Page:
Debating the Future of the OSCE

Argyro Kartsonaki moderated the event. (c) IFSH


Russia’s unprovoked and illegal invasion of Ukraine violates core principles of international law. It also raises questions about the future of the Organization for Security and Co-operation in Europe (OSCE), which has 57 participating States, including Russia. At an online event on 1 July 2022, members of the OSCE Network of Think Tanks and Academic Institutions discussed the implications of Russia’s war against Ukraine for the OSCE. The event was held in cooperation with the Austrian Study Centre for Peace and Conflict Resolution (ASPR) and the OSCE, and with the support of the Austrian Federal Ministry of European and International Affairs. Several members of the OSCE Network presented input statements on whether, and how, the OSCE can adapt to a new security environment. Those members were Jelena Cupać (WZB Berlin), Steffen Eckhard and Vytautas Jankauskas (Zeppelin University), Mette Eilstrupp-Sangiovanni (Cambridge University), William Hill (Wilson Center), and Andrei Zagorski (IMEMO). The speakers presented lessons learned from other international organizations and also discussed previous crises of the OSCE and its predecessor, the CSCE.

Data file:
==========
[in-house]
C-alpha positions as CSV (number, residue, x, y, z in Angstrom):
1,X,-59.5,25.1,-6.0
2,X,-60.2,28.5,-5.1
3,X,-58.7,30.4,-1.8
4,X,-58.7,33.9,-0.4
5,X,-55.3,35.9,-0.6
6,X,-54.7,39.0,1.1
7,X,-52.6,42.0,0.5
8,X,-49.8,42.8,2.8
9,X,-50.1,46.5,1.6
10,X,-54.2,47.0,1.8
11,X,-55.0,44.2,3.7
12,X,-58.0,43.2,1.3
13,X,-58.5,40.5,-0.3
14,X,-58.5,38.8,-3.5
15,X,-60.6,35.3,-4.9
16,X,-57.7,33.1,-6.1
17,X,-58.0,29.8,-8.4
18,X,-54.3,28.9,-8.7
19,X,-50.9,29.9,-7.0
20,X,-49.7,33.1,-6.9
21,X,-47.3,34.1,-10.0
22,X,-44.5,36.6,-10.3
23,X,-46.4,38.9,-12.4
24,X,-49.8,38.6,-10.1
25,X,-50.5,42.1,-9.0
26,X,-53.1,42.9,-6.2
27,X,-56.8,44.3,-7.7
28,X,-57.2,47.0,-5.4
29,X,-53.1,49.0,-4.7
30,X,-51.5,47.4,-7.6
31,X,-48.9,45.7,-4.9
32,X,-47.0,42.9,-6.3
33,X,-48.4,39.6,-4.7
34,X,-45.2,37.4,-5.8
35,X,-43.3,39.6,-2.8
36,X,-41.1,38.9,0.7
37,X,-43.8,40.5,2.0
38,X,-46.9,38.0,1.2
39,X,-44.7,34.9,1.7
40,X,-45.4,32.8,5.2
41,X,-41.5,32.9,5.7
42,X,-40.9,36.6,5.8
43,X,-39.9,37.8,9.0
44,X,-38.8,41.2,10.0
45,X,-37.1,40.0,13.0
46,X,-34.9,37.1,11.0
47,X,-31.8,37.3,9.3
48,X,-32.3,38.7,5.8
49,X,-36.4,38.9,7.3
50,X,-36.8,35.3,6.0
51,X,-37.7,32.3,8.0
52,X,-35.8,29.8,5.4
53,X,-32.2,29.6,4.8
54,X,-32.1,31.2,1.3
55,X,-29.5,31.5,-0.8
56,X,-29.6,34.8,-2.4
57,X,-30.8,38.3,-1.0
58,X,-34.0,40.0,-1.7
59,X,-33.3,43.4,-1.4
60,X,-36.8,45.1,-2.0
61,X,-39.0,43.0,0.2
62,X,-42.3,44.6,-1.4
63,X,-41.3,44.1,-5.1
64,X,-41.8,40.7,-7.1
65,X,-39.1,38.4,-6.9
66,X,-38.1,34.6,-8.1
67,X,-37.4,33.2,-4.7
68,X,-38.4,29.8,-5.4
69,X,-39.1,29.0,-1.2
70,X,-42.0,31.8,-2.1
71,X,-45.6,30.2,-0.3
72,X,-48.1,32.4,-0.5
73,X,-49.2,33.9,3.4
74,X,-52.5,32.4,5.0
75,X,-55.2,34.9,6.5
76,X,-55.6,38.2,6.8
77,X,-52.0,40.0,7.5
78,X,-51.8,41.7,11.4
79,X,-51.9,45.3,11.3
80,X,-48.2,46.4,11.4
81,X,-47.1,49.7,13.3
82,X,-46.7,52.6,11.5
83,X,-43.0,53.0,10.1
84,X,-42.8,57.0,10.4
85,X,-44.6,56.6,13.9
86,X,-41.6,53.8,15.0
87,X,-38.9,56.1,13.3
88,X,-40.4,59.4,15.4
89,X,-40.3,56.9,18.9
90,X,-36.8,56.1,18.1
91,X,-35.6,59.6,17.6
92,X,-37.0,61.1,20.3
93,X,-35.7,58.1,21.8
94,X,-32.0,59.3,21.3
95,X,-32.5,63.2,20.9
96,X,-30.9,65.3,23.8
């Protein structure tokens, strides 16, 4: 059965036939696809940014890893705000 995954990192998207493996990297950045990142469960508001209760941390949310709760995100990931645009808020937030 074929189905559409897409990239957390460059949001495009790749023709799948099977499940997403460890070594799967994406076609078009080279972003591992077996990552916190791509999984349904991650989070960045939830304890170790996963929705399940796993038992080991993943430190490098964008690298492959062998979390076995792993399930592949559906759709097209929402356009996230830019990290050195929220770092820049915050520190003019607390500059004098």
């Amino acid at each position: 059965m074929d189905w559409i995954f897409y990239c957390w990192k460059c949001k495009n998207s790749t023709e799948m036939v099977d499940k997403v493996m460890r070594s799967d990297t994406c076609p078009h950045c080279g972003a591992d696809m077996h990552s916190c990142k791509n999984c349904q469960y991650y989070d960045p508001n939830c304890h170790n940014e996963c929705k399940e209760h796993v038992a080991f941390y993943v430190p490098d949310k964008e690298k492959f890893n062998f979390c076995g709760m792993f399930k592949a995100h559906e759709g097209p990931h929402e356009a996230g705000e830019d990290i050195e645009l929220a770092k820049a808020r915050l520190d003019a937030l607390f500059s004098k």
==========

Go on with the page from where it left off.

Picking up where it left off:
The event was attended by over 90 researchers, OSCE representatives, and diplomats from OSCE delegations in Vienna and from other governments. Argyro Kartsonaki, senior researcher at the Centre for OSCE Research (CORE) at the IFSH, served as moderator, and Cornelius Friesendorf, head of CORE and co-coordinator of the OSCE Network, provided an opening statement. Panelists and participants pointed out numerous difficulties for the OSCE in areas including conflict prevention and human rights protection. At the same time, there was an overall consensus that the OSCE should and could be preserved in order to further cooperative security.